NASA's Curiosity rover has been exploring the lower portion of Mount Sharp on Mars, and it's just sent back a handful of colour images that give us unprecedented views of the strange rock formations on the Red Planet.

As you can see from the images below, Mars looks oddly familiar, and it's gotten scientists pretty excited. "Curiosity's science team has been thrilled to go on this road trip through a bit of the American desert Southwest on Mars," says Curiosity project scientist, Ashwin Vasavada.

The images were taken on September 8 in the Murray Buttes region on the lower levels of Mount Sharp, which forms the central peak inside Mars's colossal Gale crater.

First discovered back in the 1970s, the mountain appears to be a giant mound of eroded sedimentary layers that rises 5.5 km (18,000 feet) above the valley floor. It's not clear where the layers came from, but it's estimated that the mountain took some 2 billion years to form. 

As the name implies, the Murray Buttes region is filled with formations called buttes and mesas, which are like small, rocky plateaus rising up from the mountain slope.


Formed over millions of years due to weathering and erosion, buttes tend to be tall, flat-topped, and steep-sided, and appear to form from larger mesas or plateaus.

Found on Earth and Mars alike, the only real difference between a mesa and a butte is the size. "Most geographers say a butte is taller than it is wide, while a mesa is a much larger, slightly less elevated feature," National Geographic reports.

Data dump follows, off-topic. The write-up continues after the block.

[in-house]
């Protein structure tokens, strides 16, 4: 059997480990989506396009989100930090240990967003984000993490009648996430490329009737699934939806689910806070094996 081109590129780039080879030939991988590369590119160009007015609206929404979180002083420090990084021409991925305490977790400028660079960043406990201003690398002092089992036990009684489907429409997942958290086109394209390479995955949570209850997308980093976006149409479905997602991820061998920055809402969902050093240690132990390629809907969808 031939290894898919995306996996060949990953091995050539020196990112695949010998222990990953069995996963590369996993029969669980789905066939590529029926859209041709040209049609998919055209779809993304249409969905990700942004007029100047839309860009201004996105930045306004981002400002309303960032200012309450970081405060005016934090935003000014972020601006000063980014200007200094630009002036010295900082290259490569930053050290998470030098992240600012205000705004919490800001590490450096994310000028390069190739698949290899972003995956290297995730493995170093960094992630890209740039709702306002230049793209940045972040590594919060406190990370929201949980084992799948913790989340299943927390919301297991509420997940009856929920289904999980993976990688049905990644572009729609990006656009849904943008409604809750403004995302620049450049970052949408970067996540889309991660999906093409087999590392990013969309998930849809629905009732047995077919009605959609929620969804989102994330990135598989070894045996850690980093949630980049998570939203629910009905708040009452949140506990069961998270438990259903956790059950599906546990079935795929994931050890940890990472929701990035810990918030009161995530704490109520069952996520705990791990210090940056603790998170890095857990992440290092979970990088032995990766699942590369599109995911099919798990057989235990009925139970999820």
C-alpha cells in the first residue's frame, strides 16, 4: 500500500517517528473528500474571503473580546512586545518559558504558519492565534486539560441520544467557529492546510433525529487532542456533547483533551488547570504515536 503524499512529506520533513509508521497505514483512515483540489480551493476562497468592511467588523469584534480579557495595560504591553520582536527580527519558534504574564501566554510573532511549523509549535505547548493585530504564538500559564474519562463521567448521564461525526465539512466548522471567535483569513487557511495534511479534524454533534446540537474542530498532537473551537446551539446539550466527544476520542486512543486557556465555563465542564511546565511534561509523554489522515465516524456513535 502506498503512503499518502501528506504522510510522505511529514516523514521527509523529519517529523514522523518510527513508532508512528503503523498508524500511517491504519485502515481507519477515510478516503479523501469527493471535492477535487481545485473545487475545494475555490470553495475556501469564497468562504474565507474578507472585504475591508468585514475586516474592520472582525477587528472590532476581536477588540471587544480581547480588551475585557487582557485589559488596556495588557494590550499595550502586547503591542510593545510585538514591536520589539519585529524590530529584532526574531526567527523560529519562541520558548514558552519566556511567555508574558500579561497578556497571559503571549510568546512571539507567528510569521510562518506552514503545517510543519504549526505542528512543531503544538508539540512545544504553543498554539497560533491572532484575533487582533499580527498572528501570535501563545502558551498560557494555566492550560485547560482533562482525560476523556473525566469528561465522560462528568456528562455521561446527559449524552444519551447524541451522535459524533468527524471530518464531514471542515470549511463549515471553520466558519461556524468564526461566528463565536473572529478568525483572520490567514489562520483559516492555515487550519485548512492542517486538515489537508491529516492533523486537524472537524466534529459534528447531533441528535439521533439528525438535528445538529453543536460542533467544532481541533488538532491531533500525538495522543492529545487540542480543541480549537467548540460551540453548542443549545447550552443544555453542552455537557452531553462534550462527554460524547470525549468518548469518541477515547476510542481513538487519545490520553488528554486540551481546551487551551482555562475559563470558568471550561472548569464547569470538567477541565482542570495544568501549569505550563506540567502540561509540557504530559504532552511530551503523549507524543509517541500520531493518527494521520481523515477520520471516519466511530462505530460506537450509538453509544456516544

The buttes and mesas rising above the surface in the Murray Buttes region are thought to be the eroded remains of ancient Martian sandstone, and Curiosity's images now give scientists an unprecedented view of their shapes and layers.

"Studying these buttes up close has given us a better understanding of ancient sand dunes that formed and were buried, chemically changed by groundwater, exhumed and eroded to form the landscape that we see today," says Vasavada.

Curiosity has been cruising the Murray Buttes region of Mount Sharp for the past month, and is now ready to move on and explore higher up the mountain - but not before it completes its latest drilling campaign on the southernmost butte of the region. 

According to NASA, the rover team plans to assemble several large, colour mosaics from all the images taken at this location in the near future, but until then, just soak up the awesomeness of these incredible snaps. 

Just don't forget to remind yourself that this is Mars, and it's 225 million km (140 million miles) away. Thank you, Curiosity!